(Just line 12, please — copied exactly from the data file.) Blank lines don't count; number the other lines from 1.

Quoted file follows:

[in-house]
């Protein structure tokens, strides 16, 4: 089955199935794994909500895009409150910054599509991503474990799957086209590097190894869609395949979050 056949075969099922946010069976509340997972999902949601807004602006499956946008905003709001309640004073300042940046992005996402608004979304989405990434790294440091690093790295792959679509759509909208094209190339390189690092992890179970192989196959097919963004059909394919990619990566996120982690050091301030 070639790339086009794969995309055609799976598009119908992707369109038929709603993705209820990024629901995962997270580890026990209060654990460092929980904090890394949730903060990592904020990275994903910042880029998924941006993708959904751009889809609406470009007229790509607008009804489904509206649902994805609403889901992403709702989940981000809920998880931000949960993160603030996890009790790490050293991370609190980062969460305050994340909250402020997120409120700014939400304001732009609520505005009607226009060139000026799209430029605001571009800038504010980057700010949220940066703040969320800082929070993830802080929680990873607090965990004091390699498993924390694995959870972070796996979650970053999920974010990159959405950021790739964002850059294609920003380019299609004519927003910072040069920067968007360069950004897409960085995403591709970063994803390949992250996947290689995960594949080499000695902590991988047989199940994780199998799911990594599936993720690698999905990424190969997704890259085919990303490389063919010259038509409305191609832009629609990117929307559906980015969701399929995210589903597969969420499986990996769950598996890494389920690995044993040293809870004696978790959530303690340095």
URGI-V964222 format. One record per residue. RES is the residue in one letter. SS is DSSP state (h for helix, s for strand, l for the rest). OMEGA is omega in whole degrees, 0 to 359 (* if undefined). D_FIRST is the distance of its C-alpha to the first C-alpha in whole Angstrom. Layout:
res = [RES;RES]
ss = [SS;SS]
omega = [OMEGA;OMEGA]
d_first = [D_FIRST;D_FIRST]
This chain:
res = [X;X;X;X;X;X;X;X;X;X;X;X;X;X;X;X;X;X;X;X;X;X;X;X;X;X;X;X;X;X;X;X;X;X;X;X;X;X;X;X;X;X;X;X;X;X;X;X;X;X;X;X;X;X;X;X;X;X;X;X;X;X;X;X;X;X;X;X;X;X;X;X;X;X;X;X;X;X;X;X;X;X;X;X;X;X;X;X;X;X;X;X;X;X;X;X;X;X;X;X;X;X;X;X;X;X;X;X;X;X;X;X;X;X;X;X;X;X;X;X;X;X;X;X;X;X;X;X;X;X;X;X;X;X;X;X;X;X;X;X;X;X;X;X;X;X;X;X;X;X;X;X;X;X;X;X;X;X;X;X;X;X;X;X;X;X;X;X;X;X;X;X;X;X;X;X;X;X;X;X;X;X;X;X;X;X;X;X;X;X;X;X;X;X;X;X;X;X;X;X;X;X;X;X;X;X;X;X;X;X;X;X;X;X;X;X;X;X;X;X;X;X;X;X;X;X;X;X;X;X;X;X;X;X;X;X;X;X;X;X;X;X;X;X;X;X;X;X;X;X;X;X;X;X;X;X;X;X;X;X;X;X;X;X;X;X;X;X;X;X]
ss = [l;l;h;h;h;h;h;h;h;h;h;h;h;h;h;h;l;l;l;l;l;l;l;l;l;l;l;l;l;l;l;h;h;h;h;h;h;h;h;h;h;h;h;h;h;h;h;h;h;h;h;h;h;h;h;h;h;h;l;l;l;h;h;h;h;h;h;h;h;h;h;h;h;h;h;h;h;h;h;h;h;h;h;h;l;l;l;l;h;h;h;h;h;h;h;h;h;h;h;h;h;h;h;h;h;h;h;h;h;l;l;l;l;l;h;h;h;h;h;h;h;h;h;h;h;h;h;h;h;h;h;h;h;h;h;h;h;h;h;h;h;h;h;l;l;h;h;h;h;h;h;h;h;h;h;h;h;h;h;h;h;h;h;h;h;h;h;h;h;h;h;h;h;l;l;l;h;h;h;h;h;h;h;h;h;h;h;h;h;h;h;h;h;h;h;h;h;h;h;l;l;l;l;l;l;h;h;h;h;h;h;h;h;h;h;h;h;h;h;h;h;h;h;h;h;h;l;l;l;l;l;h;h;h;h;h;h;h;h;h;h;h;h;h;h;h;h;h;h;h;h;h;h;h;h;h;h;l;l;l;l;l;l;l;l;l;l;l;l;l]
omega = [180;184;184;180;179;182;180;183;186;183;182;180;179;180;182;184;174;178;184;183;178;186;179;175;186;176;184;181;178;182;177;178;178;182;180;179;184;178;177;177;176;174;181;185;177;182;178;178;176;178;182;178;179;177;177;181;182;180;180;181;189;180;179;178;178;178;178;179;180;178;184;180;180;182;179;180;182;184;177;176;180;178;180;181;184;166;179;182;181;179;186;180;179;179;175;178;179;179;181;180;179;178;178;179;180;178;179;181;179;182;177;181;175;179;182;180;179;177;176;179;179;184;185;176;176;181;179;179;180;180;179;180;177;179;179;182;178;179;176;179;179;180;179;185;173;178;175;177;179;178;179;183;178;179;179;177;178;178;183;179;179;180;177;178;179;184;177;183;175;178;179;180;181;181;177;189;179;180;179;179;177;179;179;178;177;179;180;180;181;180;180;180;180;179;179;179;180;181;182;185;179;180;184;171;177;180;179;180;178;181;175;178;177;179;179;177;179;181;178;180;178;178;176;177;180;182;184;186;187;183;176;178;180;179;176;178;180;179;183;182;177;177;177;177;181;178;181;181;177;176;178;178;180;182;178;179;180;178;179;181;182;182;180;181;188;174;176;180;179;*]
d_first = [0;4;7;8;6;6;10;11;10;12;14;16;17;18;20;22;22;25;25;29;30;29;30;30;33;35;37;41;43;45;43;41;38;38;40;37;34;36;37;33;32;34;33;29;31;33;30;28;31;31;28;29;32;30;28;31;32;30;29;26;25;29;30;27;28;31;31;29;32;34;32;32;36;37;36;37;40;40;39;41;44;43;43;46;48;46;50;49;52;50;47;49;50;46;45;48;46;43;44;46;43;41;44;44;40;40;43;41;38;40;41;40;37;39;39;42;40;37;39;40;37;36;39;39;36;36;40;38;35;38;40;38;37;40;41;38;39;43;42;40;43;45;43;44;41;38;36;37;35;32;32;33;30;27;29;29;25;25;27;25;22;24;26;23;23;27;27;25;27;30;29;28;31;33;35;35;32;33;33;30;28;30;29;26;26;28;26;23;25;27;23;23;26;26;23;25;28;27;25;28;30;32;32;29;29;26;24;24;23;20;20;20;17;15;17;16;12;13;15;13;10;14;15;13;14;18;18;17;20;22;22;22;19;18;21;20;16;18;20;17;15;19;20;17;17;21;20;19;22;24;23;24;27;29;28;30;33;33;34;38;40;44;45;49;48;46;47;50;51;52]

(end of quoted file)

d_first = [0;4;7;8;6;6;10;11;10;12;14;16;17;18;20;22;22;25;25;29;30;29;30;30;33;35;37;41;43;45;43;41;38;38;40;37;34;36;37;33;32;34;33;29;31;33;30;28;31;31;28;29;32;30;28;31;32;30;29;26;25;29;30;27;28;31;31;29;32;34;32;32;36;37;36;37;40;40;39;41;44;43;43;46;48;46;50;49;52;50;47;49;50;46;45;48;46;43;44;46;43;41;44;44;40;40;43;41;38;40;41;40;37;39;39;42;40;37;39;40;37;36;39;39;36;36;40;38;35;38;40;38;37;40;41;38;39;43;42;40;43;45;43;44;41;38;36;37;35;32;32;33;30;27;29;29;25;25;27;25;22;24;26;23;23;27;27;25;27;30;29;28;31;33;35;35;32;33;33;30;28;30;29;26;26;28;26;23;25;27;23;23;26;26;23;25;28;27;25;28;30;32;32;29;29;26;24;24;23;20;20;20;17;15;17;16;12;13;15;13;10;14;15;13;14;18;18;17;20;22;22;22;19;18;21;20;16;18;20;17;15;19;20;17;17;21;20;19;22;24;23;24;27;29;28;30;33;33;34;38;40;44;45;49;48;46;47;50;51;52]